Background: Genetic factors are important in the pathogenesis of Tourette syndrome (TS). Notably, Dopamine receptor D2 (DRD2) gene has been suggested as a possible candidate gene for this disorder. Several studies have demonstrated that DRD2/ANKK1 TaqIA polymorphism is associated with an increased risk of developing TS. However, past results remain conflicting. We addressed this controversy by performing a meta-analysis of the relationship between DRD2/ANKK1 TaqIA polymorphism and TS.

Methods: Literature was searched in multiple databases including PUBMED, COCHRANE and WEB OF SCIENCE up to July 2014. The number of the genotypes for DRD2/ANKK1 TaqIA in the TS and control subjects was extracted and statistical analysis was performed using Review Manager 5.0.16 and Stata 12.0 software. Summary odds ratios (ORs) and 95% confidence intervals (95%CIs) were utilized to calculate the risk of TS with DRD2/ANKK1 TaqIA. Stratified analysis based on ethnicity was also conducted.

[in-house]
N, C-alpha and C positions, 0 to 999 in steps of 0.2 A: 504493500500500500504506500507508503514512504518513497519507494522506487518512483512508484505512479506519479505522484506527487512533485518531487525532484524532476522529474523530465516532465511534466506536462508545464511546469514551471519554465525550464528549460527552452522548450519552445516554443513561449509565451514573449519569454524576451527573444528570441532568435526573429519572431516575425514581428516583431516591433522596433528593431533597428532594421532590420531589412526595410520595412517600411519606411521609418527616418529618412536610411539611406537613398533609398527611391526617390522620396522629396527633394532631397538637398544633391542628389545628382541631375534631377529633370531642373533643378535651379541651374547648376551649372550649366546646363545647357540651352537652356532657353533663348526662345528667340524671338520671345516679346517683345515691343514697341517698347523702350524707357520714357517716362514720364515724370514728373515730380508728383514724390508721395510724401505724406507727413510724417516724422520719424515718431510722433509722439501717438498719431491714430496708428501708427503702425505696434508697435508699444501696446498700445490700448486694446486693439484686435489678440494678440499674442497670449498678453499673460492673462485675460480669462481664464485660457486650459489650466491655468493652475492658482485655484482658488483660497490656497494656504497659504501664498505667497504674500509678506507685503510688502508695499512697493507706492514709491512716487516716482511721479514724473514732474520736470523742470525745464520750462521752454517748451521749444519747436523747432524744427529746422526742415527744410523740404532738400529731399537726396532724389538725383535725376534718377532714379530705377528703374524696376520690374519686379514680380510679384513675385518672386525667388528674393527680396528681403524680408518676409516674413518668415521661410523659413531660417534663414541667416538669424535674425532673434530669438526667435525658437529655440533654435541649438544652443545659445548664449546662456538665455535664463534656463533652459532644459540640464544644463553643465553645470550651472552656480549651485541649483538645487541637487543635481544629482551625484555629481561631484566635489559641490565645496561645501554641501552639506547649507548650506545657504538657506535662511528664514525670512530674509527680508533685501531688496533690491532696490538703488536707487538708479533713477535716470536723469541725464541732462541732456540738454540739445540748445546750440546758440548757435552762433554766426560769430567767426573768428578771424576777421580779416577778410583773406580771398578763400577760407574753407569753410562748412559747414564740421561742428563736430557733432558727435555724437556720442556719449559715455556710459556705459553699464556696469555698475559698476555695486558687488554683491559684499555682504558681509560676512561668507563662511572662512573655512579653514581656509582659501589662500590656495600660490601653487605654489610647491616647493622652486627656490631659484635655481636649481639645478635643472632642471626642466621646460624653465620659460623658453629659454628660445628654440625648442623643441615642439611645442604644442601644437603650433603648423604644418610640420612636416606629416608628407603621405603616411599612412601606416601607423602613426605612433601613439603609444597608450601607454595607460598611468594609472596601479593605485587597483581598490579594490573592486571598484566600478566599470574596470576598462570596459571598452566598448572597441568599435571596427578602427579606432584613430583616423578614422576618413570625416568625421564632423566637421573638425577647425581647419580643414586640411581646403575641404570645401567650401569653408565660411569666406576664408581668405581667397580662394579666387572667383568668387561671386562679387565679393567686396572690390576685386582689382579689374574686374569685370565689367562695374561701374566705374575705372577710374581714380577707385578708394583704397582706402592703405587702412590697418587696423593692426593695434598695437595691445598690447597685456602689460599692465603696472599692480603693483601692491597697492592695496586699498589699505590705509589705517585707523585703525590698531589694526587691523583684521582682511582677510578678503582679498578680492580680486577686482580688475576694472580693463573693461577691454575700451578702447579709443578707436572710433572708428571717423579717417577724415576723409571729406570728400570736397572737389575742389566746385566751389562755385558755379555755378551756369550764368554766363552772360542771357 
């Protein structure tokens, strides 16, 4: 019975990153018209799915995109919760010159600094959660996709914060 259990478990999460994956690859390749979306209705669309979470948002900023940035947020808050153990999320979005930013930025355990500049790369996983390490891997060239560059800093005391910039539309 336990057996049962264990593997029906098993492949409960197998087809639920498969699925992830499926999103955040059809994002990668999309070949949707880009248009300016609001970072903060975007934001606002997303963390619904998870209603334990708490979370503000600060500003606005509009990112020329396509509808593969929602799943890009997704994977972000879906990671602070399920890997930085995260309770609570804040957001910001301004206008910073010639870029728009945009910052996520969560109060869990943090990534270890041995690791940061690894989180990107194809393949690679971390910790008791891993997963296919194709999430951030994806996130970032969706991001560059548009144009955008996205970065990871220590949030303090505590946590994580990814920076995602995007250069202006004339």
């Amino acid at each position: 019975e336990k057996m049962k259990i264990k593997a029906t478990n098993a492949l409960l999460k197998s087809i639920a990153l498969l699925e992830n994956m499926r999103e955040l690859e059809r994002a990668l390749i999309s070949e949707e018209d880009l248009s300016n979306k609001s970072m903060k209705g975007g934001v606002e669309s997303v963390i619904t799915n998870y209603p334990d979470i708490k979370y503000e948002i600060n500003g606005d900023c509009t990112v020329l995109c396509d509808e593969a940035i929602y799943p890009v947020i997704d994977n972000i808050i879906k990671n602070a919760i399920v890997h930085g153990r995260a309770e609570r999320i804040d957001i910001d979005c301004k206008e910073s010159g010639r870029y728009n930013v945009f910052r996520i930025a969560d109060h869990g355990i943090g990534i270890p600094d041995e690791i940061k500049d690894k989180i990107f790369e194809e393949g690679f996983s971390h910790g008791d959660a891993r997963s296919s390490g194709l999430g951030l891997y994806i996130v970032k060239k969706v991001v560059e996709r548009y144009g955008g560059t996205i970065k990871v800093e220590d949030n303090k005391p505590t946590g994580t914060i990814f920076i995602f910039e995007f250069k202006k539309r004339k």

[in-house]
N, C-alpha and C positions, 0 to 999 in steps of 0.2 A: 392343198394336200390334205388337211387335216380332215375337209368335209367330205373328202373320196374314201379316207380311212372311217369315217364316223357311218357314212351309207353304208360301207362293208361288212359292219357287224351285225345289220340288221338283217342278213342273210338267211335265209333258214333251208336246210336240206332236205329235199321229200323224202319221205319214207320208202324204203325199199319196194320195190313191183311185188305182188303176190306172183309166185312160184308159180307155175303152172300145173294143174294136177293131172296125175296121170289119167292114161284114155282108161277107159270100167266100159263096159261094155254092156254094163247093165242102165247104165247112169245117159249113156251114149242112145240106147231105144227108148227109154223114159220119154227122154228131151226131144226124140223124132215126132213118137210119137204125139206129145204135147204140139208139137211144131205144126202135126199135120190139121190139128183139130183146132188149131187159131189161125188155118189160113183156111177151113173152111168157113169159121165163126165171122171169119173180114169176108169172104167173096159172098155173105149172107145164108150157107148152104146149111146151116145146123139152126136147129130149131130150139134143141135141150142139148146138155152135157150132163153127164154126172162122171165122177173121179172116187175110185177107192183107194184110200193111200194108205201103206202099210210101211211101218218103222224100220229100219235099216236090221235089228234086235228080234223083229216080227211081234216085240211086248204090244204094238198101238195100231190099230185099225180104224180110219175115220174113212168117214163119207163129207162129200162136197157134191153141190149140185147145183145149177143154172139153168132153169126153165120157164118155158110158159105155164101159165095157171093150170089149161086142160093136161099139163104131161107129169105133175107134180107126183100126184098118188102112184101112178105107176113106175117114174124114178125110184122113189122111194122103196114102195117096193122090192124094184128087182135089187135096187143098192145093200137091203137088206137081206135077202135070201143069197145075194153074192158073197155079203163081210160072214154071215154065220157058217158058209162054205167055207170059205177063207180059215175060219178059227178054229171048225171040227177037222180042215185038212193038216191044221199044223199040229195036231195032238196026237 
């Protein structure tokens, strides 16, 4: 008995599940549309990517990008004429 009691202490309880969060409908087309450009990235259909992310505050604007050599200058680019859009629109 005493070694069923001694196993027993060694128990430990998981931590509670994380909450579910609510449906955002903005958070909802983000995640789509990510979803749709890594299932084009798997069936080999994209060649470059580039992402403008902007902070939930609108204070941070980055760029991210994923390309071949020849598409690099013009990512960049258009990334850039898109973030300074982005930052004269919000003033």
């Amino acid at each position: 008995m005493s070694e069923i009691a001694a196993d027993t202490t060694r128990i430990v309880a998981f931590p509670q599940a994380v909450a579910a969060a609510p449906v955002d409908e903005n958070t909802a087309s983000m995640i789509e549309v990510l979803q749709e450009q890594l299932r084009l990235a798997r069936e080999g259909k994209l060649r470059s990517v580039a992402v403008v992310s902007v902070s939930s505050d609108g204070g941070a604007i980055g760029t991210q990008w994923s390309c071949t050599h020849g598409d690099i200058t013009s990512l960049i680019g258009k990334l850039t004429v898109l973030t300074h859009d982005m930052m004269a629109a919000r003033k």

Results: 523 patients with TS, 564 controls and 87 probands plus 152 relatives from five published studies were finally involved in this meta-analysis. Combined analysis revealed that the overall ORs for the DRD2/ANKK1 TaqIA A1 allele were 1.69 (95%CIs = 1.42-2.00) in the fixed-effect model and 1.66 (95%CIs = 1.33-2.08) in the random-effects model. Stratification by ethnicity indicated the TaqIA A1 allele was significantly associated with TS in Caucasians (fixed-effect model: OR=1.75, 95%CI = 1.43-2.16; random-effect model: OR=1.69, 95%CI = 1.25-2.28) and in Asians (OR=1.54, 95%CI = 1.12-2.10). Meta-analysis of the A1A1 vs. A2A2 (homozygous model), A1A2 vs. A2A2 (heterozygous model) and A1A1+A1A2 vs. A2A2 (dominant model) of this polymorphism revealed a significant association with TS in overall populations and Caucasians.

Conclusions: This meta-analysis suggested that the DRD2/ANKK1 TaqIA polymorphism might contribute to TS susceptibility, especially in Caucasian population. However, further investigation with a larger number of worldwide studies should be conducted to verify the association.

No MeSH data available.


Related in: MedlinePlus